Hungary’s MOL has won 21.7% of Croatian oil group INA in a public bid, raising its stake to 46.7%, but it may still gain a majority as final results will be known only later this week.
Croatia’s Central Depository Agency (SDA) said on its website on Monday MOL had won 2.17 million INA shares at 2,800 kuna ($544.9) per share in a tender that closed on Friday and valued Croatia’s largest energy firm at 28 billion kuna. However, because investors were also allowed to send their sell orders by mail -- and many private investors were likely to do that instead of queuing at SDA -- the agency has yet to count all shares tendered and will have final results only on Thursday. Wednesday is a public and market holiday. INA shareholders offered 1,935,789 shares in the buyout by Friday. A day earlier -- when the local press showed images of a “kilometer-long line” of investors in Zagreb waiting to part with their shares -- the number of shares offered was just 358,000.
Analysts say that if MOL falls just short of a majority, it can probably buy more shares on the stock exchange, where the price is likely to fall after the tender closed. INA closed 3.9% higher at 2,649 kuna on Friday -- the last day of the tender.
MOL is later this month expected to resume talks with the Zagreb government, which holds 44% of INA, on a new shareholders’ agreement. The talks could also involve a possible share swap scheme or sale of a further INA stake to MOL. The government’s holding was not a subject of the public bid.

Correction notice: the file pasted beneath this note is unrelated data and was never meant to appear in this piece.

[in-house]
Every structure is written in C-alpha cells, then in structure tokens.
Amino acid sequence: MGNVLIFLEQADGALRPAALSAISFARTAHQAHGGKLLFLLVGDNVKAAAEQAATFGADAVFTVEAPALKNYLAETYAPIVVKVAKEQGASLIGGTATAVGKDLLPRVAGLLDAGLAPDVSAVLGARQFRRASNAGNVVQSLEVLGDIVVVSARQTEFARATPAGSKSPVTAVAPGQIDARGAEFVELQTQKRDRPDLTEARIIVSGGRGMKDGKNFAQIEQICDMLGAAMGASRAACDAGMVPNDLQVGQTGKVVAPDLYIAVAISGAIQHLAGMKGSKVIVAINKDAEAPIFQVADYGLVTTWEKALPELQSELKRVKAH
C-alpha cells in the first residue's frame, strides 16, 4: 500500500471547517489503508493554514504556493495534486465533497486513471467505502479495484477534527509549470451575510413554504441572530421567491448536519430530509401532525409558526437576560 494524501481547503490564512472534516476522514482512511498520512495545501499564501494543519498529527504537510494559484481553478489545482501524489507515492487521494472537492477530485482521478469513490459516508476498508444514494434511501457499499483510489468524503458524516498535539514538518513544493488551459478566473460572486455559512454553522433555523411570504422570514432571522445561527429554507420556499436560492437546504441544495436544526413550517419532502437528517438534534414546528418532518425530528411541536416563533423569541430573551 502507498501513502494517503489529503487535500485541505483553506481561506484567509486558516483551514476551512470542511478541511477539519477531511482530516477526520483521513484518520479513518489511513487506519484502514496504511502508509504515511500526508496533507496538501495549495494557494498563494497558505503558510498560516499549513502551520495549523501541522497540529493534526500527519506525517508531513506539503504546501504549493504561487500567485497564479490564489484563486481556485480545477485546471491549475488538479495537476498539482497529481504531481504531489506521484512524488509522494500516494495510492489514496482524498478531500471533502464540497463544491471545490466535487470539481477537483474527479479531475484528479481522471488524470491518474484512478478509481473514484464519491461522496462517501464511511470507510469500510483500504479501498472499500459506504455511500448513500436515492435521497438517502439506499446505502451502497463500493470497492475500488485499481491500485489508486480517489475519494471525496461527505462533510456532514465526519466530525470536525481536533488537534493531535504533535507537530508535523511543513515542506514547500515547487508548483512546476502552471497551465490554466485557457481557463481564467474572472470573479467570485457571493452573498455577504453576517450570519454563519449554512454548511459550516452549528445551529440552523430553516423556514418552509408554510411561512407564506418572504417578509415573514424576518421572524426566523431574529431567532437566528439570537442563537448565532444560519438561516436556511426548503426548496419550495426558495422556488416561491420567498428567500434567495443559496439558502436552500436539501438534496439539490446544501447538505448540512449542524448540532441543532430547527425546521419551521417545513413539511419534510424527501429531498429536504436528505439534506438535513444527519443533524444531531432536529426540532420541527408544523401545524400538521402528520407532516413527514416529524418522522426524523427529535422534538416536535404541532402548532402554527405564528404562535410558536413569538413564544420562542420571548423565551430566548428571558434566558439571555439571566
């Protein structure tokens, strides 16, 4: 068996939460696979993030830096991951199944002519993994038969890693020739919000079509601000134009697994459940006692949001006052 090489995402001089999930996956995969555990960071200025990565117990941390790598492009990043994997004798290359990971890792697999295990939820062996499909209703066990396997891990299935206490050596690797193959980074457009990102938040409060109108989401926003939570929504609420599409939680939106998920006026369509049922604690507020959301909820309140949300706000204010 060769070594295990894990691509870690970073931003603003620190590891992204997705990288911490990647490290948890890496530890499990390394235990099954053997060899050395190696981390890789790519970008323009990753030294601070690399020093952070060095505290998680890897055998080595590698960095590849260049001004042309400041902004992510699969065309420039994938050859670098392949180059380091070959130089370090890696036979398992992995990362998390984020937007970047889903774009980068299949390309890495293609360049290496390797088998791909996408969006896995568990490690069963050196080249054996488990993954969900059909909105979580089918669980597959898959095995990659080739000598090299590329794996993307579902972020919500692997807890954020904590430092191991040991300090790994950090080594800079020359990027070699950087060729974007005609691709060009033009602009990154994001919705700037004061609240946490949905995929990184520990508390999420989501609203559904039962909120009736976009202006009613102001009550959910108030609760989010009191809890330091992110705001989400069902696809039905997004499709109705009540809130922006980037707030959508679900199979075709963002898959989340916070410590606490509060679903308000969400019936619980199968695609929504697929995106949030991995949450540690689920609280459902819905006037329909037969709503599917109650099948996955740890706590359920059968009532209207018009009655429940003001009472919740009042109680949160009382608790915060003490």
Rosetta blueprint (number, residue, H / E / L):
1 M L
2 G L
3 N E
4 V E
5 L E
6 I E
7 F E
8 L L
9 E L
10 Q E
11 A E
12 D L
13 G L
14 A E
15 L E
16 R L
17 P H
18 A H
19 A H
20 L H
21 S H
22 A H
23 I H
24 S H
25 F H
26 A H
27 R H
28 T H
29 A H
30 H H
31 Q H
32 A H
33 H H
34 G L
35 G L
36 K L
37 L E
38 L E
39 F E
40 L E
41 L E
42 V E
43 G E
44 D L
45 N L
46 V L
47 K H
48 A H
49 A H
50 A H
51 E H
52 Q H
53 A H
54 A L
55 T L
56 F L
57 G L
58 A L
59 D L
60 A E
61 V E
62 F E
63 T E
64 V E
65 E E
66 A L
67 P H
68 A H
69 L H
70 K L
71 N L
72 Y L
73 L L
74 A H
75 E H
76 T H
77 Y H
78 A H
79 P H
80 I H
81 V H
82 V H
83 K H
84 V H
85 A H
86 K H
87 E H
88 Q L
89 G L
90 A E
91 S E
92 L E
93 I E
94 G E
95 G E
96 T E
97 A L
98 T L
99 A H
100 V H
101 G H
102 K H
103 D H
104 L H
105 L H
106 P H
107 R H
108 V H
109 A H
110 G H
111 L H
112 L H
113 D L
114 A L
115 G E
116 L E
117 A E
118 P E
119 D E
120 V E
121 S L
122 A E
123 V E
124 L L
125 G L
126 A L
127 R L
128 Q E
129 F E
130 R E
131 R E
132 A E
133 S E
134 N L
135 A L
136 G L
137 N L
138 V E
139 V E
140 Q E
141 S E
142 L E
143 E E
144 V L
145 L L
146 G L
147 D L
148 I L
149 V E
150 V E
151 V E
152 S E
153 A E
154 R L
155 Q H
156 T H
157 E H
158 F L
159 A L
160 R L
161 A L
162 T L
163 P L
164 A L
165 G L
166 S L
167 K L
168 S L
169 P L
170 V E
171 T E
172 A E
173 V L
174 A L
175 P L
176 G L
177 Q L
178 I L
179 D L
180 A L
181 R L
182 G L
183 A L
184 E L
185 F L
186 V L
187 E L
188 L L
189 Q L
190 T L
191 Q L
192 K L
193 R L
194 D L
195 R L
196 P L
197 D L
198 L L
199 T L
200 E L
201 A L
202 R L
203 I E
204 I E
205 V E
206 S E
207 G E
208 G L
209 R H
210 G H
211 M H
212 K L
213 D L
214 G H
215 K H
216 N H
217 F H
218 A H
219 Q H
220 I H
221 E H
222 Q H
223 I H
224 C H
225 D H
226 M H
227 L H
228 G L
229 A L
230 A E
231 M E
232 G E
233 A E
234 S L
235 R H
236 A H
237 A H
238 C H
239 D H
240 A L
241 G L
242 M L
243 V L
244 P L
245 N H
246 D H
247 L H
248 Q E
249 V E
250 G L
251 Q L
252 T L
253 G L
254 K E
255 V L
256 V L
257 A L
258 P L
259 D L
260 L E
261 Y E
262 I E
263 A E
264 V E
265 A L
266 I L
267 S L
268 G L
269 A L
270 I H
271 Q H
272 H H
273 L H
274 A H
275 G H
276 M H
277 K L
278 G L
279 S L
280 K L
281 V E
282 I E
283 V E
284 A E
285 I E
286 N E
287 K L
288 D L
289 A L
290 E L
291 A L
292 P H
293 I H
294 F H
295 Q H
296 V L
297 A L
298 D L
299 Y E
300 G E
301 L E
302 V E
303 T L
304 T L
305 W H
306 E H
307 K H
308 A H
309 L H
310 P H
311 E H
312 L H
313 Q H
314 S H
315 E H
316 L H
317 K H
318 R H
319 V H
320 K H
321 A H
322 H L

Interest among local small shareholders and institutional investors rose sharply last week, following the global market turmoil and fall of stock prices across the board. Initially, they said MOL’s offer was too low and hoped for a counterbid by MOL’s regional rival Austria’s OMV. OMV later said it had no intention of competing with MOL’s bid.
INA is a dominant fuel retailer in Croatia also present in neighboring former Yugoslav countries. It has upstream and downstream segments and is involved in gas and oil exploration and drilling in the Middle East and Africa. (Reuters, MTI)